Waring, Lucasian Professor at Cambridge 1 . 'My money 

1 Edward Waring was Lucasian Professor of Mathematics from 1760 to his 
death in 1798. He proceeded M.D. in 1767. 


1804. went from me', said he, 'faster than I wished, but I got 
JEt. 19. through one good course of surgical and medical lectures/ 
In short, he became a regular member of his profession ; 
obtained a diploma ; and then returned on foot to Sedbergh. 
His course was now clear, and he had won a good position for 
himself. He married, and had one daughter 1 , whom you 
must well remember ; settled in his own house, and had the 
command of the best medical practice in all the neighbouring 
Dales ; and sometimes, to his sorrow, his duties carried him 
far beyond them. 

" He still went on with his favourite studies, and his mind 
hardly seemed to have a pause. It was said of him, perhaps 
in jest, that he could solve a problem better when riding up 
the Dales on his saddle than when sitting at his private desk. 
At any rate he made himself master of every standard mathe- 
matical work known to the scientific literature of this country, 
and was counted among the very first analysts of his day. 
This was not the mere admiring gossip of a country town ; 
its truth is proved by various profound essays on contested 
points of Physical Astronomy, into which he was led, not 
through vain-glory, but from the simple love of truth. 

" The rest you know, I think, as well as I. After several 
years of honourable, and most successful, practice, in a wild 
and poor country, and amidst a thousand interruptions to his 
severer studies — he gained a small fortune and a great repu- 
tation. Cambridge undergraduates flocked to him every 
summer. About 1790 he entirely relinquished his practice as 
a surgeon, and devoted himself exclusively to mathematical 
teaching". Between 1781 and 1794 he counted eight Senior 

1 The Sedbergh Registers show that John Dawson married Ann Thirnbeck, 3 
March, 1767. Their daughter Mary was born 15 January, 1768. Mrs Dawson 
died 21 January 181 2 ; her daughter, unmarried, 18 July, 1843. 

8 The expense of attending Mr Dawson's class was not great. We have seen a 
letter written by Dr Butler, Headmaster of Harrow and Dean of Peterborough, 
who became his pupil in 1 792. The letter is dated 1 7 June in that year. The 
writer, after describing his journey from London to Sedbergh (which began on a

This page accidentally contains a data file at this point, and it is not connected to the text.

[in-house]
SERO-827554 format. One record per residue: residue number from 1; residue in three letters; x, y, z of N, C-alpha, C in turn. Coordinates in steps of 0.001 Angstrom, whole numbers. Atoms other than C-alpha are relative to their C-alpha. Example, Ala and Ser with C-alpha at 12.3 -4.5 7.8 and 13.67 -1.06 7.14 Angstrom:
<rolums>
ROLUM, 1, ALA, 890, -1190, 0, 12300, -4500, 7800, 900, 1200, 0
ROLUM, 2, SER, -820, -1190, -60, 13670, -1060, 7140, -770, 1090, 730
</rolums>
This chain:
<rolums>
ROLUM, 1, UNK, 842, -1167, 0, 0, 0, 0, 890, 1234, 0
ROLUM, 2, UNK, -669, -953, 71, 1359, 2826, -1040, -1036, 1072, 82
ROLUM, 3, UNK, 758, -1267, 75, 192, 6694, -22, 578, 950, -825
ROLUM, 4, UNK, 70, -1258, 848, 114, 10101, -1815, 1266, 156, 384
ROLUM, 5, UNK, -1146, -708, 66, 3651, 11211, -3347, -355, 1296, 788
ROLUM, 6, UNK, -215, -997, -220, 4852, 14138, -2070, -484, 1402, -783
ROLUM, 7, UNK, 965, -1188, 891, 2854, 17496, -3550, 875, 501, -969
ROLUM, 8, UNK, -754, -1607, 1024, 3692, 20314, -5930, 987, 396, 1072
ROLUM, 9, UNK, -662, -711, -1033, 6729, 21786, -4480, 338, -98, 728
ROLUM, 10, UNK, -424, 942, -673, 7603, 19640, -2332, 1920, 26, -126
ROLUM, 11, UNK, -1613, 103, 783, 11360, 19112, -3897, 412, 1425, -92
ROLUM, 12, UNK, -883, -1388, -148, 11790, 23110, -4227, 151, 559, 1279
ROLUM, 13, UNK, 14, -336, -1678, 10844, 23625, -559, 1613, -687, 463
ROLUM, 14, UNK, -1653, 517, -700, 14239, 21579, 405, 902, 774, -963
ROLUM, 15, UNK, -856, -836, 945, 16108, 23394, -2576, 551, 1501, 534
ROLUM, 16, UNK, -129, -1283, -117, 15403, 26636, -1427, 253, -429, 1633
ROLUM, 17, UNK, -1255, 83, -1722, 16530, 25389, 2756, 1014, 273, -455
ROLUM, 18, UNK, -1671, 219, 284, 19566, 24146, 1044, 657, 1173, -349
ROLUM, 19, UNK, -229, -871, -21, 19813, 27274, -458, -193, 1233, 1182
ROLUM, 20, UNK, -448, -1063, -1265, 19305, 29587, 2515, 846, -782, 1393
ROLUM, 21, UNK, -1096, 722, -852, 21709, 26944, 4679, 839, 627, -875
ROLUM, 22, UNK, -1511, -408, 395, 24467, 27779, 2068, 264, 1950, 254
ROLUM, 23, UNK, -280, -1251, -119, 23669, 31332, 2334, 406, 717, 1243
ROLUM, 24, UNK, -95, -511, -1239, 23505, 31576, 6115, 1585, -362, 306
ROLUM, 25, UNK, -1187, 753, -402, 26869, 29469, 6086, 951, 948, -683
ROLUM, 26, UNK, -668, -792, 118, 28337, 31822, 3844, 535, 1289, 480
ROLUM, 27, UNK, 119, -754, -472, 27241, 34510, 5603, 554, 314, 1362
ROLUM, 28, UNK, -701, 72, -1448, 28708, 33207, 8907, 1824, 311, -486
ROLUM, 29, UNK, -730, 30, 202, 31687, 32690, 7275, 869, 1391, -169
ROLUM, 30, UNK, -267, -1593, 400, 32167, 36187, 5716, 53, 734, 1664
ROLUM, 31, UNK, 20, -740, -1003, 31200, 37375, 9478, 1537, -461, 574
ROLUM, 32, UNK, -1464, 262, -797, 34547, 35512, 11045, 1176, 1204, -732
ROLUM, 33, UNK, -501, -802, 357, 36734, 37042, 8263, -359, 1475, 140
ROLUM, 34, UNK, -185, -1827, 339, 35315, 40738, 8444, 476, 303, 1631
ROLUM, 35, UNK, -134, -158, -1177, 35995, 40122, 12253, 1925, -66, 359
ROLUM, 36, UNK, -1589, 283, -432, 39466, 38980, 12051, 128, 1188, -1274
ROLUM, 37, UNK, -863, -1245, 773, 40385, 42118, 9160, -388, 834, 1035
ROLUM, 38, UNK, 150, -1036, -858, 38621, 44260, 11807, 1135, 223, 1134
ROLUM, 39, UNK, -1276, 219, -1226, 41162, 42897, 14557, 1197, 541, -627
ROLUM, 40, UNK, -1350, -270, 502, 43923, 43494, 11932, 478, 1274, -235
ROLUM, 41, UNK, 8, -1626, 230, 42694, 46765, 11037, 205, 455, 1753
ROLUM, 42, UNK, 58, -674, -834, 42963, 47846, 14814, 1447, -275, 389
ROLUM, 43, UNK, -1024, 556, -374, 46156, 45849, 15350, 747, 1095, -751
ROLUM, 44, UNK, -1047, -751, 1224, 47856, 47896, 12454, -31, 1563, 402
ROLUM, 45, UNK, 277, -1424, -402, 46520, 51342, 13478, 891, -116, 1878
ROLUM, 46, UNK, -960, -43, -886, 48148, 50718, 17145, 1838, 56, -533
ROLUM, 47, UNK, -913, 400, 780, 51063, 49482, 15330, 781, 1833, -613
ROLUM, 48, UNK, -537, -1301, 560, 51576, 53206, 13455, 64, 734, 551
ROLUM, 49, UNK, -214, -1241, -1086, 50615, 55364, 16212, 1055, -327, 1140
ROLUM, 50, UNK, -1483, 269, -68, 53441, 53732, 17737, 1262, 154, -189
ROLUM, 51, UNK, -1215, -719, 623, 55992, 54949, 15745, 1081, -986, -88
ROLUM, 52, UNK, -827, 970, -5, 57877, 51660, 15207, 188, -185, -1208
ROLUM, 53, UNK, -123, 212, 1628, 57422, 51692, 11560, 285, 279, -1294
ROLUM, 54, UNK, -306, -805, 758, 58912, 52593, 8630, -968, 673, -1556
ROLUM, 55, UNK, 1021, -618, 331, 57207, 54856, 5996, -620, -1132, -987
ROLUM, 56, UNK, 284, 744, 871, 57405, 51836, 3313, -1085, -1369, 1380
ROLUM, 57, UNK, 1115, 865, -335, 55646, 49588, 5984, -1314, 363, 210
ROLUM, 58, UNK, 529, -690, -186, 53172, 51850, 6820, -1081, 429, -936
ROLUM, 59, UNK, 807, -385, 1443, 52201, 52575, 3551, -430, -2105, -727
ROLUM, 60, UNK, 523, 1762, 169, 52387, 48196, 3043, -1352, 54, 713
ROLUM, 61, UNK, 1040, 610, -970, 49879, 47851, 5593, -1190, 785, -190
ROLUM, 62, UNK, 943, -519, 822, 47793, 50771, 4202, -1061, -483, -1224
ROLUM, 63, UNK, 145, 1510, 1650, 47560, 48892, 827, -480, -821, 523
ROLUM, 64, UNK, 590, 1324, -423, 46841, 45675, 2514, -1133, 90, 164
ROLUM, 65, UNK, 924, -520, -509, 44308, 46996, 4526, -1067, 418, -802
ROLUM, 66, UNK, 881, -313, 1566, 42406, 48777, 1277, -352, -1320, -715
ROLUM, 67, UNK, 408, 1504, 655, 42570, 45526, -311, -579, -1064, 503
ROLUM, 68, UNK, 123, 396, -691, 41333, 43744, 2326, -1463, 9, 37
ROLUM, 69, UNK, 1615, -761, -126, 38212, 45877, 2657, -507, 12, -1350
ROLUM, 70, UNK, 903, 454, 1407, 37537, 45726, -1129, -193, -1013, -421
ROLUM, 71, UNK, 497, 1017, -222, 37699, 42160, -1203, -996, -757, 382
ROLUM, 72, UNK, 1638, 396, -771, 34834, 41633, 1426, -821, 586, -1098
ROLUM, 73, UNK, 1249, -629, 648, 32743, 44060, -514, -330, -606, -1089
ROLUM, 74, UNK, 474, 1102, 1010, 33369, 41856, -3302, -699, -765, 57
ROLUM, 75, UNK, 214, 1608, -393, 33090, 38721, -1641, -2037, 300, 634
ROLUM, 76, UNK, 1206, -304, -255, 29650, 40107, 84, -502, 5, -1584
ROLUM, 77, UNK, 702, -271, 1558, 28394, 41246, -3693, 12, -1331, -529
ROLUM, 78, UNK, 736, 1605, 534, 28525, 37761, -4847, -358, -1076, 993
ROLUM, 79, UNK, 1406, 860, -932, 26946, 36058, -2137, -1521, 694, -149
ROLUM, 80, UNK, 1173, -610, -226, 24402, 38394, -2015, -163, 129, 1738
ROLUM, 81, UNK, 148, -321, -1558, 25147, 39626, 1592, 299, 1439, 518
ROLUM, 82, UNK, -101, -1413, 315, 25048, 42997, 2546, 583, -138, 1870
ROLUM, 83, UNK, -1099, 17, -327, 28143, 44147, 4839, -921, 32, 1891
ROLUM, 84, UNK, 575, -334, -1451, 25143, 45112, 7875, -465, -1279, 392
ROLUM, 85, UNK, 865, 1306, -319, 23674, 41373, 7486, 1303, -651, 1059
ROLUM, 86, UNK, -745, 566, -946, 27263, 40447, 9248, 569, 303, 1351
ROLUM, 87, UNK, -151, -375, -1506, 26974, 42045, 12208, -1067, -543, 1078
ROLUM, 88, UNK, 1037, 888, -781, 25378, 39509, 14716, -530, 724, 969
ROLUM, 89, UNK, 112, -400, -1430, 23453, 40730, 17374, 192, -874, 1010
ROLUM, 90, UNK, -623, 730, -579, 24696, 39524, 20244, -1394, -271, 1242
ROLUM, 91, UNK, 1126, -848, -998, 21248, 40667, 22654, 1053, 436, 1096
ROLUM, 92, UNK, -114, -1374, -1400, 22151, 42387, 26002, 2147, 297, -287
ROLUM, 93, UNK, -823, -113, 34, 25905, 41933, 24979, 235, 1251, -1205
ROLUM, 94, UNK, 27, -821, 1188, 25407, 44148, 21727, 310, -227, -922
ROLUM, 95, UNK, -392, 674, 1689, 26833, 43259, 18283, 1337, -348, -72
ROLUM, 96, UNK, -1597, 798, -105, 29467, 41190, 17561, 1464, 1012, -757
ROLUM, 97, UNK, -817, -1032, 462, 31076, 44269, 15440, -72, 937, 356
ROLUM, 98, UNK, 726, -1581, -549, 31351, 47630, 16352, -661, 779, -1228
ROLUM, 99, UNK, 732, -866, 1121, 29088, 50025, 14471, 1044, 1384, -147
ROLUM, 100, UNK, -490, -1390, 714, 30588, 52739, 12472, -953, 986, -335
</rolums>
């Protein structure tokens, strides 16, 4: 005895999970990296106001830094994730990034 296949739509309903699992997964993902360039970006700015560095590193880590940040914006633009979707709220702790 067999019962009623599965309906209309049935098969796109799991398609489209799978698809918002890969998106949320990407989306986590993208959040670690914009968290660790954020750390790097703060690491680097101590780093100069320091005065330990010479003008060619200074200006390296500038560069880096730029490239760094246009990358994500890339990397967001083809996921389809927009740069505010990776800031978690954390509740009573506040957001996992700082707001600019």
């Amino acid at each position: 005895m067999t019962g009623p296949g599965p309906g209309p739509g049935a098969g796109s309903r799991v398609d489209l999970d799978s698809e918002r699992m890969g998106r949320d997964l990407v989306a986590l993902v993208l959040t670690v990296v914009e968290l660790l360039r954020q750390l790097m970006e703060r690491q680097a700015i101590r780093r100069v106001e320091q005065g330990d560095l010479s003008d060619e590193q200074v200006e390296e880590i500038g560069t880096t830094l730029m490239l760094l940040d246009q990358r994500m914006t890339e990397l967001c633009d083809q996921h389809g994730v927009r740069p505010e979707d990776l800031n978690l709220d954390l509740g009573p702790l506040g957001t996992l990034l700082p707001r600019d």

Tuesday at 7 a.m. and ended on the following Saturday at 1 1 p.m.), mentions that 
Mr Dawson charged 5*. per week for instruction ; and that he would have to pay 


Wranglers among his pupils. In 1797, 1798, 1800, and 1807 1804. 
the Senior Wranglers were also Dawsonians 1 . I only knew &&• *9- 
him in his decline ; but he continued, I believe, to have pupils 
till about 1810 s . 

" I became a pupil of our late Master in 1804, a few months 
before I entered at Cambridge ; and at that time he was full 
70 years of age. His intellect was then as grand as it had 
ever been, but his memory had begun to fail. I remember a 
singular example of this in the vacation of 1806, when I was 
reading with him some of the later sections of the first book 
of the Principia, You remember his ' Peripatetic' mode of 
teaching. He came to the back of my chair. ' Here is a 
proposition', said I, 'but no proof, and I think it is by no 
means self-evident' He looked at the proposition for a 
minute, and then took his pencil and worked out a kind of 
mongrel proof, half analytical, and half geometrical, on a slate. 
This was done in about ten minutes. Judge of my surprise ! 
On turning over the leaf I found Newton's proof on the next 
page ! I called Mr Dawson back, and showed it to him. He 
was as much surprised as myself, and said, with an expression 
of sorrow, that he had gone over this section many hundred 
times, and ought not to have forgotten the proposition. * But', 
he added, ' I am beginning to have an old man's memory.' 

at the King's Anns Inn "the best in the town" is. 6d. per week for an excellent 
room ; for dinner lod. a day, and for breakfast id, "Dinner" he says "consisted 
of a leg of mutton and potatoes, both hot ; ham and tongue, gooseberry tarts,